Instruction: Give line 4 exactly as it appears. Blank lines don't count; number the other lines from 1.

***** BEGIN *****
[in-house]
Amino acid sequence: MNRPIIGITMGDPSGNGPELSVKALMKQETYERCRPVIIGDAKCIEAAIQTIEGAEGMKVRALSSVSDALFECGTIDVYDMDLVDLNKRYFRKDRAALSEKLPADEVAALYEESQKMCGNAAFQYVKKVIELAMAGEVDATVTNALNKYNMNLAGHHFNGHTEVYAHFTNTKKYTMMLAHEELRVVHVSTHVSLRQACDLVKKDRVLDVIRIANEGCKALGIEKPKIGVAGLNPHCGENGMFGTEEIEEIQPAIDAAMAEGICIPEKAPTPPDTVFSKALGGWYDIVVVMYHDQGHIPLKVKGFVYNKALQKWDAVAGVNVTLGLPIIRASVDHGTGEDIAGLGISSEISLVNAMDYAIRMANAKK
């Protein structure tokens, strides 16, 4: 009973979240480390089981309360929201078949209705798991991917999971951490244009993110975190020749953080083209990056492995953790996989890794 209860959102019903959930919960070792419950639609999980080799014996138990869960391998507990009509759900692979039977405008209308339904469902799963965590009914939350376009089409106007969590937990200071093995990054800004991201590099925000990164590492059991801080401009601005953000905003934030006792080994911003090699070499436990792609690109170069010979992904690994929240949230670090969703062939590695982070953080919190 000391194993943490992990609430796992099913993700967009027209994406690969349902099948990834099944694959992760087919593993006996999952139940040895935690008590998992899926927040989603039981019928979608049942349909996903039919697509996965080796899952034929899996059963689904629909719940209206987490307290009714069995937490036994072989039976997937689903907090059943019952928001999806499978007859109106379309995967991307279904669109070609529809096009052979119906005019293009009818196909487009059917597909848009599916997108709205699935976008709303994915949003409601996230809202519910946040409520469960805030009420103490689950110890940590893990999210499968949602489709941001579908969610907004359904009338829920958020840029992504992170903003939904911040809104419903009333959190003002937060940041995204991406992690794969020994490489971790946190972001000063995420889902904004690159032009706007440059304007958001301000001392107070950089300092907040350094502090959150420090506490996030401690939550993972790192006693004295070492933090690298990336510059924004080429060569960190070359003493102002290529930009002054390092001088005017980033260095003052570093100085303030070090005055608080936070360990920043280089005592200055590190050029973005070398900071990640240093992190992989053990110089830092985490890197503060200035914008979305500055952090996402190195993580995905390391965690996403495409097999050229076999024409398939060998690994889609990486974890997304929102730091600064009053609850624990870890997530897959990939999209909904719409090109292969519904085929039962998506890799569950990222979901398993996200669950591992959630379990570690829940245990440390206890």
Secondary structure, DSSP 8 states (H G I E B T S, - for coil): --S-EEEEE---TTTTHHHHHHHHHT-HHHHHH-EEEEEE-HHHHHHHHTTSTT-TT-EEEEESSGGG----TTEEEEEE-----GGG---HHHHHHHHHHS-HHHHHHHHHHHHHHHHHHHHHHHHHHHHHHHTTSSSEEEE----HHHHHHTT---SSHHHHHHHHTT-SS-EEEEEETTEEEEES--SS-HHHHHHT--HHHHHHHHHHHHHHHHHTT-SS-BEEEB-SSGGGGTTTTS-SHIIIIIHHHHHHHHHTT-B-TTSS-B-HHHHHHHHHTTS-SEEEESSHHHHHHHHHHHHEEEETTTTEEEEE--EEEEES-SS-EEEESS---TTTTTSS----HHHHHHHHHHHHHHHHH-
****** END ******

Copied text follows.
Secondary structure, DSSP 8 states (H G I E B T S, - for coil): --S-EEEEE---TTTTHHHHHHHHHT-HHHHHH-EEEEEE-HHHHHHHHTTSTT-TT-EEEEESSGGG----TTEEEEEE-----GGG---HHHHHHHHHHS-HHHHHHHHHHHHHHHHHHHHHHHHHHHHHHHTTSSSEEEE----HHHHHHTT---SSHHHHHHHHTT-SS-EEEEEETTEEEEES--SS-HHHHHHT--HHHHHHHHHHHHHHHHHTT-SS-BEEEB-SSGGGGTTTTS-SHIIIIIHHHHHHHHHTT-B-TTSS-B-HHHHHHHHHTTS-SEEEESSHHHHHHHHHHHHEEEETTTTEEEEE--EEEEES-SS-EEEESS---TTTTTSS----HHHHHHHHHHHHHHHHH-